Flood transforms mission for Arlington volunteers

In a matter of hours, the river rose. Homes vanished, swept away by the swirling floodwaters. Roads and bridges flooded, making them completely impassable. The mission team from The Church on Rush Creek in Arlington watched and prayed for the families who had just lost everything. The team was stranded, and their mission changed.

“What started out as a VBS compassion trip turned into a humanitarian mission to help flood victims,” team member Bree Adams said.

The team arrived in Morelos, Mexico on a Saturday?July 3?prepared to conduct a Vacation Bible School with a local church and minister to the city’s homeless living in the dump ground. Rush Creek has sent teams to Morelos for the past five years, and has built a strong relationship with the people. The church partners with Rancho dos Countries, a ministry run by Fernando and Debra Martinez to serve families living in the dump.

“We start planning this trip in February,” Brian McFadden, the community pastor at Rush Creek, said. “Throughout the year we’re sending school supplies and food and all kinds of supplies down there. We’ve taken groups of men to build a soup kitchen. We’ve worked on the ranch where teams stay when they come in. We have a long-term relationship with that ministry.

“There are probably 50 to 100 people living in the dump. We meet different people every time we’re there. They are the homeless of the community. They live in the dump because they make a living by going through people’s trash. They sort through to find aluminum cans and other items they can resell for money. They build makeshift houses out of tarps and old discarded mattresses.”

This year’s plans were no different from previous years. The team would conduct Vacation Bible School at the Primera Iglesia Bautista. They were also taking supplies to the soup kitchen in the dump, known as the Dream Center. This multi-purpose structure has bathroom and shower facilities and provides soap, shampoo, and other hygiene items. It also has a small schoolroom where a volunteer teacher comes in to teach the children living in the dump ground.

Primarily, though, it provides meals for the people living in the dump. This year, however, that food went to help the people of community as well as the homeless.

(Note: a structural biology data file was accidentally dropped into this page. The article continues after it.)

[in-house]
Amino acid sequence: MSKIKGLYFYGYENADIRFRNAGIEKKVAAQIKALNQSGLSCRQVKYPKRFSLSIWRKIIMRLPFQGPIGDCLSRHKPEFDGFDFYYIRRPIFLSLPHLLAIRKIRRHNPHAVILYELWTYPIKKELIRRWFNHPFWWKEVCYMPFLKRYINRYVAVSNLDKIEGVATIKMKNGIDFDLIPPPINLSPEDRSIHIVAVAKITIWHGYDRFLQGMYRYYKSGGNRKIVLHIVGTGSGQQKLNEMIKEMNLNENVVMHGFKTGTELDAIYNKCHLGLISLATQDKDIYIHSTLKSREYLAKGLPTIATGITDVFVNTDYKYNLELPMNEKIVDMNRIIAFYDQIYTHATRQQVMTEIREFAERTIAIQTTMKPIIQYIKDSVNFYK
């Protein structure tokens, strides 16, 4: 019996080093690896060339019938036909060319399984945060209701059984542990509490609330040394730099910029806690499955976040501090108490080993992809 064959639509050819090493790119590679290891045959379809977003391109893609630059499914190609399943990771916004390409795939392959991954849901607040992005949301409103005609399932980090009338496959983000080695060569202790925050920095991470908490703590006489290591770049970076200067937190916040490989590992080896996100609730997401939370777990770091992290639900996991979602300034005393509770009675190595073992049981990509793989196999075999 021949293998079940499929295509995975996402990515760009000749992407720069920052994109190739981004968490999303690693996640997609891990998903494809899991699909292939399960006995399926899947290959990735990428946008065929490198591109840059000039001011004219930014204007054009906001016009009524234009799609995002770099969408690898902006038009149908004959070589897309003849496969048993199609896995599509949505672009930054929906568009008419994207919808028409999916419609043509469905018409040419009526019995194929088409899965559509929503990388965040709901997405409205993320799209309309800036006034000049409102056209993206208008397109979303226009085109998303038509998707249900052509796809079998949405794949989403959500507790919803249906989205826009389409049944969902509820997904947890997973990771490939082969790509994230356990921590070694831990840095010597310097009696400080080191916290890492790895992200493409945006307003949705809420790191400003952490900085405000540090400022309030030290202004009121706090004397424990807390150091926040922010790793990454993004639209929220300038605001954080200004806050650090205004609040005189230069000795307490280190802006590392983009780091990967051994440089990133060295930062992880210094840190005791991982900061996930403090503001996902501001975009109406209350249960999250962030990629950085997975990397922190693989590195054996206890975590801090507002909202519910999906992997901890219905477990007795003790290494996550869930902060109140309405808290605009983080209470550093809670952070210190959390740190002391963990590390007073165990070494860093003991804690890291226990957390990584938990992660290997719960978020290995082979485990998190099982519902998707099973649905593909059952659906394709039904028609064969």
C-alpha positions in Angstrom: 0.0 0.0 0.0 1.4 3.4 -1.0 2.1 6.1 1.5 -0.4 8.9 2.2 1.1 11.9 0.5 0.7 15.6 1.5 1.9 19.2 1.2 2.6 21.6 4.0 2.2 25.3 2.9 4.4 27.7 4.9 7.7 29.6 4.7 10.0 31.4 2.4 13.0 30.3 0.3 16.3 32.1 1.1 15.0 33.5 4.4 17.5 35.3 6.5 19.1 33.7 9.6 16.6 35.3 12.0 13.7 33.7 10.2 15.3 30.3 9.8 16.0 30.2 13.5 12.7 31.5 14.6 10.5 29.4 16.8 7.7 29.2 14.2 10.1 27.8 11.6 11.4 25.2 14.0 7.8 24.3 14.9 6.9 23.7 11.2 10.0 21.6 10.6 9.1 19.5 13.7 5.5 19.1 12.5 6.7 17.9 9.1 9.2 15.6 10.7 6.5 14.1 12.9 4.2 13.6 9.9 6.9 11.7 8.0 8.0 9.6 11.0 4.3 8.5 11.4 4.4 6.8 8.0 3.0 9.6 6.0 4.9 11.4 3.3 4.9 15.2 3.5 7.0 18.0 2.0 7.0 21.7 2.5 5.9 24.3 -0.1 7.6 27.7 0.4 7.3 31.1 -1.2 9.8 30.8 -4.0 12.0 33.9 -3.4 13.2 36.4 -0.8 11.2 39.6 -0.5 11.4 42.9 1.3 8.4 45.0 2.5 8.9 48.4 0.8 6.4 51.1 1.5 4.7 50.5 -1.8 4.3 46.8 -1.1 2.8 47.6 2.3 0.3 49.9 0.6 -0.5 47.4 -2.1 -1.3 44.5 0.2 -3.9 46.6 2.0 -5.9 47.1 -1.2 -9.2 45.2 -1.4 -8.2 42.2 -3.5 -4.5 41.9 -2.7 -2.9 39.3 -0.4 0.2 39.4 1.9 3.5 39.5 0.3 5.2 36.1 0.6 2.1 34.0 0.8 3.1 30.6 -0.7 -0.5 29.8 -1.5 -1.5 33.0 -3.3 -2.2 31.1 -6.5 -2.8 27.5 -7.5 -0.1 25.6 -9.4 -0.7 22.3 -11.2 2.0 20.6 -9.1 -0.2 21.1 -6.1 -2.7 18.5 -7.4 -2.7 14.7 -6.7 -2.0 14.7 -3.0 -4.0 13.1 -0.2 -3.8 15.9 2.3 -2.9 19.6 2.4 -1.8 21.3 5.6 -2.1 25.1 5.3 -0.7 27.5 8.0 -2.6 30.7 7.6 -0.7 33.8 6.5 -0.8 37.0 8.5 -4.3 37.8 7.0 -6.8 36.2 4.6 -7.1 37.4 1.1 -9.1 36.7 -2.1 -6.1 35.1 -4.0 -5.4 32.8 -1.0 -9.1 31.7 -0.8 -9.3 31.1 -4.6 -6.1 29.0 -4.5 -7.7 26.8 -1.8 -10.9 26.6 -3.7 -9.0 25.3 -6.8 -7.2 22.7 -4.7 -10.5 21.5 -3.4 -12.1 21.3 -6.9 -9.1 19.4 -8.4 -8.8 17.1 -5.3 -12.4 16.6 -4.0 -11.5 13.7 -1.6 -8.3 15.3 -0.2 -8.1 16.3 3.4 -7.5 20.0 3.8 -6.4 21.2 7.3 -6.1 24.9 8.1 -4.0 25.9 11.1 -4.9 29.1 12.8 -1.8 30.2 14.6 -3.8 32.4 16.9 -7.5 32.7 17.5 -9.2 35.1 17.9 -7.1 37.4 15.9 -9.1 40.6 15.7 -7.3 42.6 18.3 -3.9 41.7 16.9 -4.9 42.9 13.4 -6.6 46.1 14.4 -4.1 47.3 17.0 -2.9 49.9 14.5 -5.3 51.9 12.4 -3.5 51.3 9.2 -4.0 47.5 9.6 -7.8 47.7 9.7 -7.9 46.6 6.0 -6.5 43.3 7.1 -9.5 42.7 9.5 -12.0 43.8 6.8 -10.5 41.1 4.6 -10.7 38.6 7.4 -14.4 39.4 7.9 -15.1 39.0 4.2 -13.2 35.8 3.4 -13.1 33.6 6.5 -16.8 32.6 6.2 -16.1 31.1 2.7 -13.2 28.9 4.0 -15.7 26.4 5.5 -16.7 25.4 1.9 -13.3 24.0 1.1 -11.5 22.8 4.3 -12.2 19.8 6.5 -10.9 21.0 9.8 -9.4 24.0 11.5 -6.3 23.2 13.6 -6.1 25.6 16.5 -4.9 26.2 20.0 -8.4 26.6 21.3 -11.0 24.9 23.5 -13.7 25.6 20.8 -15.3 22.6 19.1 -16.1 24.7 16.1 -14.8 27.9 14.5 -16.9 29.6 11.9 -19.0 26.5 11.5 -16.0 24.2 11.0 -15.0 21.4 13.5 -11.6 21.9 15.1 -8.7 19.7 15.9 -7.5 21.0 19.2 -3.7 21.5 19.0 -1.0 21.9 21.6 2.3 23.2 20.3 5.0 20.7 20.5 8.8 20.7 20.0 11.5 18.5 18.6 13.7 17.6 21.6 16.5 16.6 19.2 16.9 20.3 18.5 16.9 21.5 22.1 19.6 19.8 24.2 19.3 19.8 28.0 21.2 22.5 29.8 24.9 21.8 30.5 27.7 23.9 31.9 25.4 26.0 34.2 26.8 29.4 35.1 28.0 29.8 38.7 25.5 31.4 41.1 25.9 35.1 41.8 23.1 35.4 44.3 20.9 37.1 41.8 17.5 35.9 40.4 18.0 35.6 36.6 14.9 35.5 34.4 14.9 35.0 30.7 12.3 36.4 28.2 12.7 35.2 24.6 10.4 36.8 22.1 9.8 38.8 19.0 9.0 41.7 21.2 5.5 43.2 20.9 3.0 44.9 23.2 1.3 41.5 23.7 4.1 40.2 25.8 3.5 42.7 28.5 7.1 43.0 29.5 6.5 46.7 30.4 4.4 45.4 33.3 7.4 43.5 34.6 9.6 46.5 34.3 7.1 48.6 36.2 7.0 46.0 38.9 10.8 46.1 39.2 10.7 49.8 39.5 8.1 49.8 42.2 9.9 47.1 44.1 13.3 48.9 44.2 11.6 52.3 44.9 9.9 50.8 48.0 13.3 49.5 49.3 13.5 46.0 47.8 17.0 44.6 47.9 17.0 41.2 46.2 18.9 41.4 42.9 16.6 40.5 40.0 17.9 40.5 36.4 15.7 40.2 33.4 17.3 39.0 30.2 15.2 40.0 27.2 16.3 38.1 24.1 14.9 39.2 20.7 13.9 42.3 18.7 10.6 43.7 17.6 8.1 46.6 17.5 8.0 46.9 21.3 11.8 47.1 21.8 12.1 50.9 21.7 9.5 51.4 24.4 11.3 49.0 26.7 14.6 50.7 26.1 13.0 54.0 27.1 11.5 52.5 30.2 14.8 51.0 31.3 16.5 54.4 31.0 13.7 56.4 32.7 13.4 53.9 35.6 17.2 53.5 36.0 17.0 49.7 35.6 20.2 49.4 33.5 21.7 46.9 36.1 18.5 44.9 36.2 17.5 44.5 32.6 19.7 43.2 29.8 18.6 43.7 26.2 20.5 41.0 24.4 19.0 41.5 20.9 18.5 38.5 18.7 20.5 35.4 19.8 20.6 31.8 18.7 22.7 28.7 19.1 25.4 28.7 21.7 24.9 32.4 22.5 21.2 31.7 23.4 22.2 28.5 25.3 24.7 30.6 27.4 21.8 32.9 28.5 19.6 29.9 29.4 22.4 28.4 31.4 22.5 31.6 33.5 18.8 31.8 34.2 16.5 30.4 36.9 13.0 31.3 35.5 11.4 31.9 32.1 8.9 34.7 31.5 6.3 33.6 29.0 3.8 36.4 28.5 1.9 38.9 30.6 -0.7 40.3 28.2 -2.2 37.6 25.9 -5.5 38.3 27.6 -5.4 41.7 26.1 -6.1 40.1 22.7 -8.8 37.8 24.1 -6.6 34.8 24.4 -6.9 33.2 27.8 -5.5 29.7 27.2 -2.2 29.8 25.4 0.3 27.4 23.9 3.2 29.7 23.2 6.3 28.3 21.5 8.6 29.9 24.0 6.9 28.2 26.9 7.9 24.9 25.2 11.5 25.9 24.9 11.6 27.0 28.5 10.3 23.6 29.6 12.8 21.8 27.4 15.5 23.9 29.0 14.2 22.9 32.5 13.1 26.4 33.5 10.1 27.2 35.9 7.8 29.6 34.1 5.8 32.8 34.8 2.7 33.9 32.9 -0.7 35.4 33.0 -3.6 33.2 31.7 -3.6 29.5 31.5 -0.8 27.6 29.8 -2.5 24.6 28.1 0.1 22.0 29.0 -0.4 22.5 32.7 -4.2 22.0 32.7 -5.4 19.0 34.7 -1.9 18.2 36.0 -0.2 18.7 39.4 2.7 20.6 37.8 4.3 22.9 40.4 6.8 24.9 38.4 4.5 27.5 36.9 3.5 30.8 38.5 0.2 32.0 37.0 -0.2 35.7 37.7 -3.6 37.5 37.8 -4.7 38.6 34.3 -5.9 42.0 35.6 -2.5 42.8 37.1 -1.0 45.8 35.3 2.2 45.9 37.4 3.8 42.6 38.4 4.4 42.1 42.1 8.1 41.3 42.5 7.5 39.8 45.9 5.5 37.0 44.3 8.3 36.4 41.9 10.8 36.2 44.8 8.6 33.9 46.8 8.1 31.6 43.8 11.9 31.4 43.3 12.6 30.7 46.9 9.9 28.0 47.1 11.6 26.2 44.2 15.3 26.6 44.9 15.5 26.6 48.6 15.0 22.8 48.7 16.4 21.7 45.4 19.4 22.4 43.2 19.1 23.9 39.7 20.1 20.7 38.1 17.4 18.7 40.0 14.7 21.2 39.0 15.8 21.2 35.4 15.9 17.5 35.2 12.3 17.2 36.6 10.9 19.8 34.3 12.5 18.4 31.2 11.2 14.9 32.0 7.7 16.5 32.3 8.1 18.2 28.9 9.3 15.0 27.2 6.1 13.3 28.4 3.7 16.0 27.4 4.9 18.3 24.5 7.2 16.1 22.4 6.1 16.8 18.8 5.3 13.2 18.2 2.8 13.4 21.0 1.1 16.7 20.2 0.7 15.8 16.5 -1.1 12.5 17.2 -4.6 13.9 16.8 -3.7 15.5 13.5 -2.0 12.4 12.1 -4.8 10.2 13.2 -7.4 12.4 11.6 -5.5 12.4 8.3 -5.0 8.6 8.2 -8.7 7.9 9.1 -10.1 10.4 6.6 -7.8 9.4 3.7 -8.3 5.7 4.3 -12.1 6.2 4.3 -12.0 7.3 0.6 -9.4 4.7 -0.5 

Change of plans

The team had only just begun their work when a wave of storms from tropical depression Alex hit the area. The storm system released so much water that the area quickly flooded as water surged through on its way down from the nearby mountains in northern Mexico.

What had begun as a mere trickle of water a few feet deep and a few feet wide roared to life overnight. Within three hours of the rains starting, the 14-foot-high bridge spanning the Rio Grande between Mexico and Texas was under water. By the next morning the full force of the river rushed through, taking out anything in its path.

“We got to do a couple of things on our schedule, but because of the rain and floods it changed all of our plans. We had taken down a whole lot of food and supplies for the Dream Center, so we used that food to give to other families affected by the flood as well. Because of the flooding, all of a sudden, the regular community had nothing.”

Though stranded by the flood and their plans for the week impeded, the team did not let their circumstances hinder them from ministering to the people around them. They chose to stay and help the families in any way they could.

The area hardest hit was Zaragoza, a smaller city outside of Morelos. The river had been a dry riverbed for as long as many residents could remember. When the flood came through unexpectedly, it washed away homes and roads. Homes that were not washed away were filled with mud. The people were cut off from the larger cities around them, unable to go into town to buy food.<

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